What Are The Ten Shirot ?
The 10 Shirot (or Ten Shirot, where "Shirot" means "Songs" in Hebrew) are the Songs above all other songs in the Hebrew Bible according to Jewish tradition and above any song that has ever been created in the world since Creation.
The 10 Shirot mark historical events in Jewish history and in the history of the world. The 10 Shirot are not mere melodies, but are the only true Songs in the world in that they express the harmony of Creation as well as marking the aforementioned historical events in human history. For this reason, the 10 Shirot are separated from all other songs by their being written with a capital "S" for "Shirot" or "Shira" (singular form of "Shirot"), and in English with a capital "S" for "Song" or "Songs".
The Ten Shirot are listed in the following chart in the order of their occurrence in history, the name of the Song and the historical context within which the Song was placed, and the verses in the Hebrew Bible where the Song is located.
|Historical Order That The Songs Appear In The Hebrew Bible||Name of Song and Reason for Song||Where Song is Found in the Hebrew Bible|
|1st Song||Mizmor Shir l'Yom Ha-Shabbos ("A Psalm for the Sabbath Day" in Hebrew): this is the Song that Adam sang after the Creation was completed.||Psalm 92|
|2nd Song||Shira Shel Yam or "Shirat Ha-Yam" or "Shiras Ha-Yam" ("The Song of the Sea" in Hebrew): this Song is sung by the Hebrews following the drowning of the Egyptian army in the "Sea of Reeds" or the "Red Sea" and the saving of the Hebrews from returning to slavery in Egypt.||Exodus 14:30-15:19|
|3rd Song||Shiras Ha-Be'er (literally: "Song of the Well" in Hebrew, where "Well" in this case refers to a source for water). This Song was sung as a result of the miracle that G-d created to save the Hebrews from being ambushed by the Amorites, who hid in caves as the Hebrews were preparing to cross the second mountain range of two mountain ranges that bordered the Arnon River [now known as: Wady Mojib (or Wady el-Mojib)] in what is now Jordan on their way to Canaan after 40 years of wandering in the Sinai Desert. Because those who carried the Ark of the Covenant preceded the Hebrews, it caused the mountains to sink and the valley to rise, crushing the Amorites in their hideouts in the caves. The Hebrews would not have noticed this if the Well of water which accompanied them did not throw up pieces of the corpses. Thus this miracle created by G-d with the Well resulted in the Hebrews bursting forth in the "Song of the Well" in commemoration of this miraculous event.||Book of Bamidbar or Book of Numbers (Numbers 21:16-18)|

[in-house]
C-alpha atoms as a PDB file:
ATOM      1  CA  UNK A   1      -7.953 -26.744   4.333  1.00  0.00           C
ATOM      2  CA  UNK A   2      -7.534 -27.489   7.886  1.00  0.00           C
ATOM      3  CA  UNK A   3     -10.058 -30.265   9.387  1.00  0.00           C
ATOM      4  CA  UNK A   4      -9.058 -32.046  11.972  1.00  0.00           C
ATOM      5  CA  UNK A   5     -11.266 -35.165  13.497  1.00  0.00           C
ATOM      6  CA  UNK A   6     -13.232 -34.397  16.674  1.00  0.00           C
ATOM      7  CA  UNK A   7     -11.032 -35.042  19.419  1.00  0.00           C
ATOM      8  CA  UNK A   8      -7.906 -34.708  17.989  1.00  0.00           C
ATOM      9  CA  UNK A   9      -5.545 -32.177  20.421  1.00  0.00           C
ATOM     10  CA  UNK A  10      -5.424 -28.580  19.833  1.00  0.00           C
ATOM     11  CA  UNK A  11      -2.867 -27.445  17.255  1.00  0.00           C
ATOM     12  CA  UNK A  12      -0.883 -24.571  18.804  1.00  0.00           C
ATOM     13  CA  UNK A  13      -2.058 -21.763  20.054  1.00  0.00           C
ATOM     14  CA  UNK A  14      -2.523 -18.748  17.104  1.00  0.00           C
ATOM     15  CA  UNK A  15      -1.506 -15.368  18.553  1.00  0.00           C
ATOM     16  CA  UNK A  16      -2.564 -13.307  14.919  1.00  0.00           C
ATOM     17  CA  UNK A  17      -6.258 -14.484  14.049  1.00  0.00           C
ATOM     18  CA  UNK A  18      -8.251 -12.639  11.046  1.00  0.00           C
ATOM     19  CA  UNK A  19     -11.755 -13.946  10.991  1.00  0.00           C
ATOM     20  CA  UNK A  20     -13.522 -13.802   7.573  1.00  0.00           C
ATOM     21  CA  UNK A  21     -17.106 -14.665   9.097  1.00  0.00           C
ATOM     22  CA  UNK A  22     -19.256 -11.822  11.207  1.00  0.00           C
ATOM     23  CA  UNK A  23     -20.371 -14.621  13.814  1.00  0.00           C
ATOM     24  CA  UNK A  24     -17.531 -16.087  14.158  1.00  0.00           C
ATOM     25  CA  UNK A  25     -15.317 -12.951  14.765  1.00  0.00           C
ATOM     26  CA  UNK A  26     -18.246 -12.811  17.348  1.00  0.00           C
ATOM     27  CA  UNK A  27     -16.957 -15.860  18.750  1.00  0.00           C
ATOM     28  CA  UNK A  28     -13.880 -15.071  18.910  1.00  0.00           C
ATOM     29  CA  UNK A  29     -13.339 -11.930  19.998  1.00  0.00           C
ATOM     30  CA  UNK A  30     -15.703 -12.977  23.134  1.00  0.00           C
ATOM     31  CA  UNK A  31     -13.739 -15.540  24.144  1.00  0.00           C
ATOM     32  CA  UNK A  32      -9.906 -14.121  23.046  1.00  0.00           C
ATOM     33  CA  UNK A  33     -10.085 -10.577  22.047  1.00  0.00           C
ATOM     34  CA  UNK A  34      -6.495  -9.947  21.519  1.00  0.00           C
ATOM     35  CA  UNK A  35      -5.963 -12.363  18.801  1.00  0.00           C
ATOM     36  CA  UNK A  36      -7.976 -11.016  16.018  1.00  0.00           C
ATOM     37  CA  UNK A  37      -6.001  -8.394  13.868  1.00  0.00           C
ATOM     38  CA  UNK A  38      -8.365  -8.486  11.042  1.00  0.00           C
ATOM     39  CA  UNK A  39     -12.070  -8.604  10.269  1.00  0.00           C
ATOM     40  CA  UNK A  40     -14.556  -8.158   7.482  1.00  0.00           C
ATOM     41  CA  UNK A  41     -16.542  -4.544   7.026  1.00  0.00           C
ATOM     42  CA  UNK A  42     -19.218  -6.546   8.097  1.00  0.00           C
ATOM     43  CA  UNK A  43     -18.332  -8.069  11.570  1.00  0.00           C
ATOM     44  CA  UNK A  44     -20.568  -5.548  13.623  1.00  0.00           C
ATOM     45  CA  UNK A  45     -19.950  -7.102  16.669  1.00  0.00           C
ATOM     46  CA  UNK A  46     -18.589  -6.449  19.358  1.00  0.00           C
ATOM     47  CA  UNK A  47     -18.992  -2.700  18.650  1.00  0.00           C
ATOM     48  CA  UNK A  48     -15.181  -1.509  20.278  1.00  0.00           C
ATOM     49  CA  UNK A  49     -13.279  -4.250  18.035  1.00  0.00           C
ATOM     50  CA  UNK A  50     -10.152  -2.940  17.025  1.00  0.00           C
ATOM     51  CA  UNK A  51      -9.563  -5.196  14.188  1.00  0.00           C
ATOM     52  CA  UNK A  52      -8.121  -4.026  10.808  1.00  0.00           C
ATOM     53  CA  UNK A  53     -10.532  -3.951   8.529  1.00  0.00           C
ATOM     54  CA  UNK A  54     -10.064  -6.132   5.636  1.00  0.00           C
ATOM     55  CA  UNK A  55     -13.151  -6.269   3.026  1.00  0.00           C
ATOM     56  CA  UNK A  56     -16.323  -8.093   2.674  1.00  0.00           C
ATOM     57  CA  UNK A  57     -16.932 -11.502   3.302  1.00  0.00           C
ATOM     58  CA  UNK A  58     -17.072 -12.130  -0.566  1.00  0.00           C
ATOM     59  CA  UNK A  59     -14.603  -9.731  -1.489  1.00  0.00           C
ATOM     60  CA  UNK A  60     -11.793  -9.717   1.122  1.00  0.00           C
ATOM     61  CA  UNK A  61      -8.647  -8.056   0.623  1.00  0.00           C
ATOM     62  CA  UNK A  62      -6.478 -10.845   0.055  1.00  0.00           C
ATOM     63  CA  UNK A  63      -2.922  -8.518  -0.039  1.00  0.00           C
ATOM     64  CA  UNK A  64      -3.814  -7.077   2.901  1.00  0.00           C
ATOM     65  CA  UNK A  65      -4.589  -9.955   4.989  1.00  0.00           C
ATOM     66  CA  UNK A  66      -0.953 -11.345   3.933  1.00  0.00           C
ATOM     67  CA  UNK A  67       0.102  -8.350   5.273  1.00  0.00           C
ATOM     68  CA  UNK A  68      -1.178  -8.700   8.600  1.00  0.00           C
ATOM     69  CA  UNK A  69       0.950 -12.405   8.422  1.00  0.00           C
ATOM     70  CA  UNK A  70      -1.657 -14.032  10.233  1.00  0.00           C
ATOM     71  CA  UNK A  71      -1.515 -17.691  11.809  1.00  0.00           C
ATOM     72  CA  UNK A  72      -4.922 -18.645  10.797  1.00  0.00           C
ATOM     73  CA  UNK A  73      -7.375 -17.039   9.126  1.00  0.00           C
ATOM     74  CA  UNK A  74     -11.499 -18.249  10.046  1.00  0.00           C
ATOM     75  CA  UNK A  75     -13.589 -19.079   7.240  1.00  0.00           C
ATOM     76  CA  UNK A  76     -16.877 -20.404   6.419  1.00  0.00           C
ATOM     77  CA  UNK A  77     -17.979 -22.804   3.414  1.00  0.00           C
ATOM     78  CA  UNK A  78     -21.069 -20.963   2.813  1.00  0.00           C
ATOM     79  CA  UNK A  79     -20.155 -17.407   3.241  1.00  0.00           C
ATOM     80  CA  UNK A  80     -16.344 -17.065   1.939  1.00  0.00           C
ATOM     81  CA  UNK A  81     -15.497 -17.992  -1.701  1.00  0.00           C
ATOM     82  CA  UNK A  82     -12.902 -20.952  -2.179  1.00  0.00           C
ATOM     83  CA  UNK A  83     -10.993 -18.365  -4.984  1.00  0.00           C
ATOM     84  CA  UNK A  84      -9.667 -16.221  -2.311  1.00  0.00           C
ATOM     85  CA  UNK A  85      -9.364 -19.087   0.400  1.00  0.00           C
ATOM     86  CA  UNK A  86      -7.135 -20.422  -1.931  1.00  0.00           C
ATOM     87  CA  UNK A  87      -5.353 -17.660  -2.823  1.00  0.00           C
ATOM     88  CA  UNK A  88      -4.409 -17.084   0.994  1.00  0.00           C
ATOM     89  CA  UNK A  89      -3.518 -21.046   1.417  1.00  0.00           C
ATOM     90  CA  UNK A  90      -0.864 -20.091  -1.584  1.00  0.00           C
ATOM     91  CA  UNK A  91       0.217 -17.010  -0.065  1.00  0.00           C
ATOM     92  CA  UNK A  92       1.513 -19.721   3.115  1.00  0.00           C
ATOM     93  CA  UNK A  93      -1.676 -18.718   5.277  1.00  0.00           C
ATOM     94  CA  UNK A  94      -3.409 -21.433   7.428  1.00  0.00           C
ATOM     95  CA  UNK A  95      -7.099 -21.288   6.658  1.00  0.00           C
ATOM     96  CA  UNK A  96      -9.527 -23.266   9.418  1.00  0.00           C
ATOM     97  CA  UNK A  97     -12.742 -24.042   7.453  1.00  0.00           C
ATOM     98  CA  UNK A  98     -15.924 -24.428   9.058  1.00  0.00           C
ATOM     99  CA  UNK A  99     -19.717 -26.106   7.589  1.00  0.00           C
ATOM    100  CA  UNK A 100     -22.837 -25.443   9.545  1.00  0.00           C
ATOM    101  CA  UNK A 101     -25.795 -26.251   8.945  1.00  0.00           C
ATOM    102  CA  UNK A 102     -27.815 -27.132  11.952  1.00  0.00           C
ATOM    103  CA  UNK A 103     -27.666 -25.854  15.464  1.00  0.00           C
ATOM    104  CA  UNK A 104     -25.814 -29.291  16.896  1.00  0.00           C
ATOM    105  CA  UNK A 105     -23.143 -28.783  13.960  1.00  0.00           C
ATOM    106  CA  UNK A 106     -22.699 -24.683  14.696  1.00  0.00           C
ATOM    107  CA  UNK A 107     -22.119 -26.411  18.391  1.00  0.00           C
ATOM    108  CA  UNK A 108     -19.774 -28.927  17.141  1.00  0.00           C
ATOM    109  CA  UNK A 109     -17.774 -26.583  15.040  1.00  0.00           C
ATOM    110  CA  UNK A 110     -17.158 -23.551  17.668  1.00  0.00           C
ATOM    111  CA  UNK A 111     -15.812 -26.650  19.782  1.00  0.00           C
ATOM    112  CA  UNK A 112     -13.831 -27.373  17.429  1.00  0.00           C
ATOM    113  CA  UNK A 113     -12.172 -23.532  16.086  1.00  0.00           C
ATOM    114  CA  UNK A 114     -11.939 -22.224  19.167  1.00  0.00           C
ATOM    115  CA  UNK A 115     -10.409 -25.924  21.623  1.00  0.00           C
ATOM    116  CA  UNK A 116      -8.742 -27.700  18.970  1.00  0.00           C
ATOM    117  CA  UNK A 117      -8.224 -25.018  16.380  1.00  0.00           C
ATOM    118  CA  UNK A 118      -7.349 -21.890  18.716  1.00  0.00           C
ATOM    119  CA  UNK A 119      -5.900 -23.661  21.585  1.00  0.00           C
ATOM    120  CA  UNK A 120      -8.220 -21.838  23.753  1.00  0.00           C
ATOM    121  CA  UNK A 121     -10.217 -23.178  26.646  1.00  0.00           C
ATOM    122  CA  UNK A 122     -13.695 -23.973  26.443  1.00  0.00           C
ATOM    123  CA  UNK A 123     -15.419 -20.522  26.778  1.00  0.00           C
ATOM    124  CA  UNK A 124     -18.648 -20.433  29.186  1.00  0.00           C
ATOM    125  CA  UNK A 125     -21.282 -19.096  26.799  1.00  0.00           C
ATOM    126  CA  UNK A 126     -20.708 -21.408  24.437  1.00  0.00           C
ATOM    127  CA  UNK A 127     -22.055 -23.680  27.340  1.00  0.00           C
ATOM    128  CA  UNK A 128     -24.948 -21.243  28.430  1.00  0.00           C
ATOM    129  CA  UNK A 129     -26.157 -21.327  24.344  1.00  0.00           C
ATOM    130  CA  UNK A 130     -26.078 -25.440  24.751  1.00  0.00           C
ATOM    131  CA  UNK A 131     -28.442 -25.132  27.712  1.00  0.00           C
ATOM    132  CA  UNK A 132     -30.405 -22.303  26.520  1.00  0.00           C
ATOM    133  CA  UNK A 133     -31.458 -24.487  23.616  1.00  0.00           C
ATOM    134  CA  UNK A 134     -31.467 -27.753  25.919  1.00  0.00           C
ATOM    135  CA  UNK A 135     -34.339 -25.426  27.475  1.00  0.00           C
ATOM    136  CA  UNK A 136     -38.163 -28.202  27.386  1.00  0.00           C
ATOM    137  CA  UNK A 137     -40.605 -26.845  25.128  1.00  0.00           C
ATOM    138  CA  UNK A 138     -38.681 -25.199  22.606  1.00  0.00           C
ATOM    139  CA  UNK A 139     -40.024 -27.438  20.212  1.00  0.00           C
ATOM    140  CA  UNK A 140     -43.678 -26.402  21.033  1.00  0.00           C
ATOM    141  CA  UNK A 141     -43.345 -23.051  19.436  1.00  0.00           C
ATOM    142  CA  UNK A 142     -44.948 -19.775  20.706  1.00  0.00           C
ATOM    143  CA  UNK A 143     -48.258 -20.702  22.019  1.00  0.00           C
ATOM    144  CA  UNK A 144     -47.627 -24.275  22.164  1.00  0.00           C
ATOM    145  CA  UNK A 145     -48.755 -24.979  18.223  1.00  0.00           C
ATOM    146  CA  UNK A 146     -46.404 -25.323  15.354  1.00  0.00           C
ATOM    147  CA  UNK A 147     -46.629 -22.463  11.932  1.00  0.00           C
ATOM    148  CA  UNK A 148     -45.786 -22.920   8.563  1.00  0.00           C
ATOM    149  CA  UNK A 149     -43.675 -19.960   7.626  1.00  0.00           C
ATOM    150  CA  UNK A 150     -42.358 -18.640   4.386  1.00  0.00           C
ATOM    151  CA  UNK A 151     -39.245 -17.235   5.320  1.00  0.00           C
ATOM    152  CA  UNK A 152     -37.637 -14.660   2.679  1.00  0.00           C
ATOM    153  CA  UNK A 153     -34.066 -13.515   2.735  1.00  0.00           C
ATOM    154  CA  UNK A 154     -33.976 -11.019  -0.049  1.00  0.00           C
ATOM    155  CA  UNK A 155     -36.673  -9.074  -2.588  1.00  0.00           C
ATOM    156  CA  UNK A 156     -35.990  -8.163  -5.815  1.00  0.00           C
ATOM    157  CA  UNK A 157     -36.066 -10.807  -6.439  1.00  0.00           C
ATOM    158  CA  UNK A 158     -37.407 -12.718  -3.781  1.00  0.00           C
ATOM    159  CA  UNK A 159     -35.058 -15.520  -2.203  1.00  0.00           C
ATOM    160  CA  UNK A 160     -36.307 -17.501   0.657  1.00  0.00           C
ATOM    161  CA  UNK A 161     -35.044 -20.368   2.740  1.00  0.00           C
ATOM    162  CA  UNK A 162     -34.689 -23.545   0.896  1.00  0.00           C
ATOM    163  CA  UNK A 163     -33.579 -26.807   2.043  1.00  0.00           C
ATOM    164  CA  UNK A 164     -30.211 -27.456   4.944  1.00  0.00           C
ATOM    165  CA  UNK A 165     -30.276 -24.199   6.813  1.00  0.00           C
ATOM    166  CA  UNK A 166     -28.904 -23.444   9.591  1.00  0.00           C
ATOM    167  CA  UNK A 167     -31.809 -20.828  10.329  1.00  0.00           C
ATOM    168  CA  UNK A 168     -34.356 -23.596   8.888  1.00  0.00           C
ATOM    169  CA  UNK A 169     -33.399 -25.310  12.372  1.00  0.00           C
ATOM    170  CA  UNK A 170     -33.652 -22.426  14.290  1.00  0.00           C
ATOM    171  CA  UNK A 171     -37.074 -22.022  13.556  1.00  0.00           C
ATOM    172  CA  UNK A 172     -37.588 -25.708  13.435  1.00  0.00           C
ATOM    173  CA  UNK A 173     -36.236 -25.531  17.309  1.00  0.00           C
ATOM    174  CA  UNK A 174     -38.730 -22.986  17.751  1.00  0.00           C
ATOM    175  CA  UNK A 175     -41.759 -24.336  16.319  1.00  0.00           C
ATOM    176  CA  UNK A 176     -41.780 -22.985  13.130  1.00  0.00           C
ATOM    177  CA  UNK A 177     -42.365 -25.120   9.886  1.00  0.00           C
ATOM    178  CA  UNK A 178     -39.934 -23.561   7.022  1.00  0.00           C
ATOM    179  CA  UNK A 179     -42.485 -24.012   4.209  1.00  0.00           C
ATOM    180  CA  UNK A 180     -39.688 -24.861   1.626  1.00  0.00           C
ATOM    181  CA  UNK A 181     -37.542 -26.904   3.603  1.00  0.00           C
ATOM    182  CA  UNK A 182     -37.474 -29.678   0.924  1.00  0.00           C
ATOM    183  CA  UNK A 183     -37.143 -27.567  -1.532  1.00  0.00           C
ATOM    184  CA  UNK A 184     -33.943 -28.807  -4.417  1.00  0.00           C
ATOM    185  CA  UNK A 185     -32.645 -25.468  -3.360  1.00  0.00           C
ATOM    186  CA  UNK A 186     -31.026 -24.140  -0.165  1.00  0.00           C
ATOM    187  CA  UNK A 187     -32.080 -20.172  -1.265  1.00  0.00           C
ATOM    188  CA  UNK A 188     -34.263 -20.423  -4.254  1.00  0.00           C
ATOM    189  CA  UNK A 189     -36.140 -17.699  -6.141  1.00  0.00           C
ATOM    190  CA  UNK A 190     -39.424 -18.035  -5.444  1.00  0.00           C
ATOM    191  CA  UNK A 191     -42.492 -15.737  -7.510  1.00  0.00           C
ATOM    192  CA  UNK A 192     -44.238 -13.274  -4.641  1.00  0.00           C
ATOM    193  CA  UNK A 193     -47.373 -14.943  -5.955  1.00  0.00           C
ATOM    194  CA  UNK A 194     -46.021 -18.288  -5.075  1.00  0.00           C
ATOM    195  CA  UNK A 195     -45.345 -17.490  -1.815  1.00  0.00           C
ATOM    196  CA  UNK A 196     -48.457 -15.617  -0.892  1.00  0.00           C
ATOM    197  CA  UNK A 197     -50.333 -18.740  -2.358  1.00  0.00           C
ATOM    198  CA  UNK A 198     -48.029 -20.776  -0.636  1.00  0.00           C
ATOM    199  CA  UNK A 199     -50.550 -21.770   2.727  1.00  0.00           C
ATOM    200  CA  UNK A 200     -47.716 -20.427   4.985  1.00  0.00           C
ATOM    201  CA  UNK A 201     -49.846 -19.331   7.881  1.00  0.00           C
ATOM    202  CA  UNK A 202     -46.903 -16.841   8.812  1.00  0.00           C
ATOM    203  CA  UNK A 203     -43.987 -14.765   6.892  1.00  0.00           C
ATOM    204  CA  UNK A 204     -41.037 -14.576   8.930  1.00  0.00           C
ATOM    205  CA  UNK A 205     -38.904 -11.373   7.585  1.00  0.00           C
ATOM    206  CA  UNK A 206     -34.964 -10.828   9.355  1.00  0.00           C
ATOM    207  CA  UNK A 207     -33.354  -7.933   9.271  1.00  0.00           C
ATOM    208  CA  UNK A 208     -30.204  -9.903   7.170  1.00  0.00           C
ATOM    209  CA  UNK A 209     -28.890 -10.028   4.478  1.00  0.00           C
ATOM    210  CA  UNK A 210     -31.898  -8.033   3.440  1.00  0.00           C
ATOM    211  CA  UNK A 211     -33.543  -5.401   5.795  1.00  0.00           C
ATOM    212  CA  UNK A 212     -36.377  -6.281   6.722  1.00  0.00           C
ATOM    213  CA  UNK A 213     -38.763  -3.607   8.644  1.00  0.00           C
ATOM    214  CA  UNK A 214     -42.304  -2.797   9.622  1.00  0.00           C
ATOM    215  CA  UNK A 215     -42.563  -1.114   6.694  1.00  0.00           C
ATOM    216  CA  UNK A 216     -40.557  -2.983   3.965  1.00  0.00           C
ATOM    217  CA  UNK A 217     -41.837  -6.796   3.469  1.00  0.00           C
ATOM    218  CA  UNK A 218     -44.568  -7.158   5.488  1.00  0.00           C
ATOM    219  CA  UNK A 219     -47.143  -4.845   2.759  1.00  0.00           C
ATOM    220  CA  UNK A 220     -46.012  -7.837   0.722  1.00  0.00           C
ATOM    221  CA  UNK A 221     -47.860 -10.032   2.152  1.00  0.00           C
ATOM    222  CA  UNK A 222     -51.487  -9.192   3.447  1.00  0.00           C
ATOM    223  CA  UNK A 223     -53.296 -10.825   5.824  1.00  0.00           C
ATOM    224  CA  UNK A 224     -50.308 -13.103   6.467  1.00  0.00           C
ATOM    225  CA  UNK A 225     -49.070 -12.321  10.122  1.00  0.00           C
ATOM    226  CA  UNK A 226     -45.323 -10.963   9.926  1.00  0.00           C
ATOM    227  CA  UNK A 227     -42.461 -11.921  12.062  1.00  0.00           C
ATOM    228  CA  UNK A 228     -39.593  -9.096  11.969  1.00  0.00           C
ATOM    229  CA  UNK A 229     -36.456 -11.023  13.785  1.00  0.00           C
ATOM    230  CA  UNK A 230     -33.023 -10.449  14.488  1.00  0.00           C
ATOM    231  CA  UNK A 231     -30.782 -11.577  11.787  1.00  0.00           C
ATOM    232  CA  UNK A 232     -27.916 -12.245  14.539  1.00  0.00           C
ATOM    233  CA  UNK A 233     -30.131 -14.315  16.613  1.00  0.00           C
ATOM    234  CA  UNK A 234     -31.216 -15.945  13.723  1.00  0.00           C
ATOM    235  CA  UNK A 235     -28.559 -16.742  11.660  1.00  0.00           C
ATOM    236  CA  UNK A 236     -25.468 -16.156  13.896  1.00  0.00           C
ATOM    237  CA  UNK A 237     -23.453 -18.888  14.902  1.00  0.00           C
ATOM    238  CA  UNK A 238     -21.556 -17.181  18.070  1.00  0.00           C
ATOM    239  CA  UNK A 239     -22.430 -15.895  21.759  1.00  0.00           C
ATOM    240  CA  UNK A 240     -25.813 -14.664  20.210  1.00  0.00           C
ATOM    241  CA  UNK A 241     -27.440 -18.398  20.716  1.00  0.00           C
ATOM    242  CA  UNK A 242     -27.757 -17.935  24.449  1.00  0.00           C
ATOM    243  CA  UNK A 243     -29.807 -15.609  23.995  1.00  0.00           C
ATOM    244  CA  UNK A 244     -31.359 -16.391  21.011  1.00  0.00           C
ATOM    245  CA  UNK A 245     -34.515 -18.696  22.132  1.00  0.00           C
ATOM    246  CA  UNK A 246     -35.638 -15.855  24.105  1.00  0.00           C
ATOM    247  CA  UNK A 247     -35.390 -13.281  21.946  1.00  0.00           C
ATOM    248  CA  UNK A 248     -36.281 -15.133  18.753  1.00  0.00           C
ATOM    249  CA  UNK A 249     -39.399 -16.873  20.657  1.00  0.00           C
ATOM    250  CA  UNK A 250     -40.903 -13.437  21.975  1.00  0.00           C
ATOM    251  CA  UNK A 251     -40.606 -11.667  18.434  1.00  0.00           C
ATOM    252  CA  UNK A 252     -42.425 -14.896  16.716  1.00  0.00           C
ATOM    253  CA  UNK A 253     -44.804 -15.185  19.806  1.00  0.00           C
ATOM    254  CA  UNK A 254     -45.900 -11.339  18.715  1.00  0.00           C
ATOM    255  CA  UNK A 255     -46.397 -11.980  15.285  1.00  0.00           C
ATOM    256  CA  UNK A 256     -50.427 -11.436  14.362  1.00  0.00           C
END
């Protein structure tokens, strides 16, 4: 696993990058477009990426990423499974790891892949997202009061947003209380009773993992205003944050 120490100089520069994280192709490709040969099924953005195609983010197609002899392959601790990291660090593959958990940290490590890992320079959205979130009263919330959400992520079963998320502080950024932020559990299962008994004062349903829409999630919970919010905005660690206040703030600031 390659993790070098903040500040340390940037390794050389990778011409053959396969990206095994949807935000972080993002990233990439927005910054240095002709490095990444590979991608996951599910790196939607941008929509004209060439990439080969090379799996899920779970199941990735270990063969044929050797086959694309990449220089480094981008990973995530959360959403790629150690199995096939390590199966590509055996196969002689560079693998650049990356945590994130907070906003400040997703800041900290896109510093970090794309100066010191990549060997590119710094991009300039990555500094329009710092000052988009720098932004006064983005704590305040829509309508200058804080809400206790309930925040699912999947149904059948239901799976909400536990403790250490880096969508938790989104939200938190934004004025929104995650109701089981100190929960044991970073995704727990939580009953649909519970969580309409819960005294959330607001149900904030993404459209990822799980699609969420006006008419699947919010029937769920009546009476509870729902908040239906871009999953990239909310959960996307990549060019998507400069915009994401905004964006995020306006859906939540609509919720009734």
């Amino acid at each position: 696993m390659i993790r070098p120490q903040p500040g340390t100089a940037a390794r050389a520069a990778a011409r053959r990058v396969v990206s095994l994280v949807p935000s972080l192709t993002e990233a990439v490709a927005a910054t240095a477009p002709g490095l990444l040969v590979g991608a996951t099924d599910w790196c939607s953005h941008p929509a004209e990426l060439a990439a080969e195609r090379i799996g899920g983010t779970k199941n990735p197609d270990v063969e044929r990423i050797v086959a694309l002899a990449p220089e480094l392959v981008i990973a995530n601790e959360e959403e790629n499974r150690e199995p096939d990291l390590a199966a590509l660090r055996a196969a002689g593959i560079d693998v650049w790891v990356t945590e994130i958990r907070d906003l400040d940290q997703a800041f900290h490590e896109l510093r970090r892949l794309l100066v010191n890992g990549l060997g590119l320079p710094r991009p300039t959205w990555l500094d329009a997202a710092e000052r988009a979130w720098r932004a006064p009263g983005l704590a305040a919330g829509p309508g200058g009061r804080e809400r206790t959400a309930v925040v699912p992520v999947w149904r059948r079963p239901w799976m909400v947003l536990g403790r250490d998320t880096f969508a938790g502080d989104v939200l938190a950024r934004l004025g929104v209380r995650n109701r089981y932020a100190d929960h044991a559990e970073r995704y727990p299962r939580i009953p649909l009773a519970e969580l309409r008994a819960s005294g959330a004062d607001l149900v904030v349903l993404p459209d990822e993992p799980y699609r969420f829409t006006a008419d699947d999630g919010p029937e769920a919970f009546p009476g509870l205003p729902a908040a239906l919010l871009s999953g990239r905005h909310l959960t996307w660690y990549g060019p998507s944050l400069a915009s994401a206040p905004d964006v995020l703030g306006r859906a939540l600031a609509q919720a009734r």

|4th Song||"Ha'azinu" ("to hear", "to listen" in Hebrew) in Parshas Ha'azinu or Parshat Ha'azinu (literally: "Weekly Torah Reading of Listening" or "Weekly Torah Reading of Hearing" in Hebrew): The word "ha'azinu", generally translated as "listen", or "hear", literally means to "give ear" in Hebrew, as in to actively hear or listen and understand what is being said to oneself. In the case of the Song "Ha'azinu", this means that the Hebrew/Jewish people must actively hear or listen to the message that is being said to them by Moses so that they will be able to pass this message down to future generations. Therefore, "Ha'azinu" was not sung by the Hebrews, but sung to the Hebrews by Moses so that they would hear and listen to what was sung to them. "Ha'azinu" was sung to the Hebrews by Moses prior to his death and at the conclusion of the Hebrews' 40-year wanderings in the Sinai Desert. This Song was sung by Moses to help assure the spiritual future of the Hebrews and included words of warning, of instruction, and of hope, and reaffirms G-d's care and love of the Hebrews to the Hebrews in all circumstances. "Ha'azinu" reflects the vicissitudes of the present and future destiny of Israel, the ups and downs, the rises and the declines. It is not a testimony to the past, but rather a warning for the present and the future. It was sung to a people who were mostly already born into physical freedom, so there was no need for the Hebrews to suddenly rejoice in song as at the "Sea of Reeds" or the "Red Sea", but rather, to listen and hear Moses in a restrained and dour manner. In contrast, the "Shiras Ha-Yam" or "Song of the Sea", sung a little over 40 years earlier by Moses and his sister Miriam at the "Sea of Reeds" or the "Red Sea", was sung as an instantaneous outburst of joy at the realization of the Hebrews' physical freedom after the miraculous event at the "Sea of Reeds" or the "Red Sea".||Deuteronomy 32:1 - 32:52|